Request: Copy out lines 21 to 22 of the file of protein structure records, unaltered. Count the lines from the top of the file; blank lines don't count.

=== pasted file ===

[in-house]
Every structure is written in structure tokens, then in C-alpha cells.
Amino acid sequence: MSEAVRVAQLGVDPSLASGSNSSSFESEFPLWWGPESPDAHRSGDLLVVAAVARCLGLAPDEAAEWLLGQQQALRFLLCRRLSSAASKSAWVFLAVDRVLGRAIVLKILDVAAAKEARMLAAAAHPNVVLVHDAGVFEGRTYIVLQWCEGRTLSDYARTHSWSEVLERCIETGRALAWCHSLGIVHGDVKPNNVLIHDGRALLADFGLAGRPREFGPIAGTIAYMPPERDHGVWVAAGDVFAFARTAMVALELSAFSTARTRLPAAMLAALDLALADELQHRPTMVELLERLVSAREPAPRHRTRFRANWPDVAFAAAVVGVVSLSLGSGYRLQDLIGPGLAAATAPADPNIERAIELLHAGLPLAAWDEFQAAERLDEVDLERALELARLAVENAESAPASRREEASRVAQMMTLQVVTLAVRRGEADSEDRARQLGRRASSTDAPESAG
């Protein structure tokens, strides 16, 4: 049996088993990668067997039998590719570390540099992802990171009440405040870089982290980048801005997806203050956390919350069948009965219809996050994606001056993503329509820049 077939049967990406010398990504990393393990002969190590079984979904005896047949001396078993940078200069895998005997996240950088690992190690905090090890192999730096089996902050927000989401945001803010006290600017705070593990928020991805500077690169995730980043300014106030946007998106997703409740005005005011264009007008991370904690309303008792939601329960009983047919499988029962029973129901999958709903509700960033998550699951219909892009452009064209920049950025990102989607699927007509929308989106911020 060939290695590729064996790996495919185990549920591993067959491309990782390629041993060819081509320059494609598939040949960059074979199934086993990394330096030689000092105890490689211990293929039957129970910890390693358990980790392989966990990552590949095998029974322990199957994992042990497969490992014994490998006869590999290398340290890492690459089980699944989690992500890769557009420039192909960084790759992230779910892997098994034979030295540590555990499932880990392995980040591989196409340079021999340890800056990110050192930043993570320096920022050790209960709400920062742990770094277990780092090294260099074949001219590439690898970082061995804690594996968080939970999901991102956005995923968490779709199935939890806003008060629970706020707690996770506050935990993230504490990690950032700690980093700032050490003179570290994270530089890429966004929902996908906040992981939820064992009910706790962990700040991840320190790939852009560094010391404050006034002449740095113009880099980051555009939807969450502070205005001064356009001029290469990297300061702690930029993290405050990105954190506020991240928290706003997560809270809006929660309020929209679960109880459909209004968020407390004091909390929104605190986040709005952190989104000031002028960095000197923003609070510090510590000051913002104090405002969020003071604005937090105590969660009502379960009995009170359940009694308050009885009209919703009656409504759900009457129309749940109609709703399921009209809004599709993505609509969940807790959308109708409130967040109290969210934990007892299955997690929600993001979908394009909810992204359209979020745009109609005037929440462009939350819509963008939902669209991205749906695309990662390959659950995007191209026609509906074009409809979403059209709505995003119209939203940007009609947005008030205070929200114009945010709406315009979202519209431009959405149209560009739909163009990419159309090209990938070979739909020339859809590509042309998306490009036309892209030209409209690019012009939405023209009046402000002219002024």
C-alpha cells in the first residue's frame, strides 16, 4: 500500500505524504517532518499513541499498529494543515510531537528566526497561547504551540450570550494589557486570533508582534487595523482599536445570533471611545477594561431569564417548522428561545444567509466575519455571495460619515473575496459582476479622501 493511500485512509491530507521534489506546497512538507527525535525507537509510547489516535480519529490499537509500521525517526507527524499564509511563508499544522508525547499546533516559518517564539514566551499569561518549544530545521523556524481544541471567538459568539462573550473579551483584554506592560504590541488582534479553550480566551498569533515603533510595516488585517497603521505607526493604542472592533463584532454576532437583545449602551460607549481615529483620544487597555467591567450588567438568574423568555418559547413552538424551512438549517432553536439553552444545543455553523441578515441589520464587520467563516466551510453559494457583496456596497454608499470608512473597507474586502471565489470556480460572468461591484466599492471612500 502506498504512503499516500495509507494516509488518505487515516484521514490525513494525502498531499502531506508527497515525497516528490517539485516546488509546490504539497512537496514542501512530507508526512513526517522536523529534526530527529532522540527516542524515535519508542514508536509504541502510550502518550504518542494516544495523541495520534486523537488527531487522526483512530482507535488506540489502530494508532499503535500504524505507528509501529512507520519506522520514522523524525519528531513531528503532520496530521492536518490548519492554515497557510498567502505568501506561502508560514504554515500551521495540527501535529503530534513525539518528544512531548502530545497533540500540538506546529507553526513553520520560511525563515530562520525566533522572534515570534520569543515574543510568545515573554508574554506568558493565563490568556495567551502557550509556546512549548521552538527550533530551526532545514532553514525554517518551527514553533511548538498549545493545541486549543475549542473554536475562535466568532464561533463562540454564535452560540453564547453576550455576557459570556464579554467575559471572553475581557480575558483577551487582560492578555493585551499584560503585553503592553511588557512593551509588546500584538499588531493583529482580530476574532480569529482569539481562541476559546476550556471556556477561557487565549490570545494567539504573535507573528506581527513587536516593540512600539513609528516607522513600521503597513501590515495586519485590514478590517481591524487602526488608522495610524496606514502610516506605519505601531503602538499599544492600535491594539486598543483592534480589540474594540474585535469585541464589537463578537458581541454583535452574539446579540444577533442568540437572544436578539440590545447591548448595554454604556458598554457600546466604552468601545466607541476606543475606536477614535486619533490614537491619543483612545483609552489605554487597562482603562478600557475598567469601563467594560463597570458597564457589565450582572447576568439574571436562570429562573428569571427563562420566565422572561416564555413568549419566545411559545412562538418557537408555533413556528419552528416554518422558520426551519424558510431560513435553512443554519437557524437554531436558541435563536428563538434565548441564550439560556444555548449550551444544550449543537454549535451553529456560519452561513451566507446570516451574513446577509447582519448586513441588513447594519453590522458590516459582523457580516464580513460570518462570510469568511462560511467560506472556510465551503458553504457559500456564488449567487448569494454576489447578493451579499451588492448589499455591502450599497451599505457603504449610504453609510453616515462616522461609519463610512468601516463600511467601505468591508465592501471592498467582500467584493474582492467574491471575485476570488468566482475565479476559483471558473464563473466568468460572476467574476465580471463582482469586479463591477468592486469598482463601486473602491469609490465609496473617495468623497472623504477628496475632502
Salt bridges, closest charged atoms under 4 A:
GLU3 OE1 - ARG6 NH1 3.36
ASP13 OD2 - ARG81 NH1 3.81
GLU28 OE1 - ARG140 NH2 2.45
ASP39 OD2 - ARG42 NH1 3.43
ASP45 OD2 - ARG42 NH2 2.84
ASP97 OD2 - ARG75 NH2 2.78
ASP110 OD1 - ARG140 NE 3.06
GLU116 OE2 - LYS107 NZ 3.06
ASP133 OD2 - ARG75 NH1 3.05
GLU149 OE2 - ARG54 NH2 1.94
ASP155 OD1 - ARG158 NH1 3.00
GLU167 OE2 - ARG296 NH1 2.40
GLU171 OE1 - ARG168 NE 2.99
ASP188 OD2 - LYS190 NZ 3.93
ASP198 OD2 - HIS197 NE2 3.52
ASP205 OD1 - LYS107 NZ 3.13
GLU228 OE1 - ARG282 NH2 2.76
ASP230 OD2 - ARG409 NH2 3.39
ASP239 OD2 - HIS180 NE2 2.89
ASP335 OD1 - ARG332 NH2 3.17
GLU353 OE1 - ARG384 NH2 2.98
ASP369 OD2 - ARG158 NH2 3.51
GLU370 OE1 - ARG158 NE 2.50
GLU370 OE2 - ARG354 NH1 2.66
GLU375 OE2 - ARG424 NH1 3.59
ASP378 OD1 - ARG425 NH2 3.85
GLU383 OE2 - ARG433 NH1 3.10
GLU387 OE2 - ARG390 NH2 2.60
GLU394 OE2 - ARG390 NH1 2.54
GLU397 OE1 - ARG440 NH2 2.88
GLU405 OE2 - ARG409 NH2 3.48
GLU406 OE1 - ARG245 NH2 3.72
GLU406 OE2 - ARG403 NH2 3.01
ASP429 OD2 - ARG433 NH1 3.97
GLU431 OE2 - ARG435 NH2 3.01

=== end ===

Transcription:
ASP198 OD2 - HIS197 NE2 3.52
ASP205 OD1 - LYS107 NZ 3.13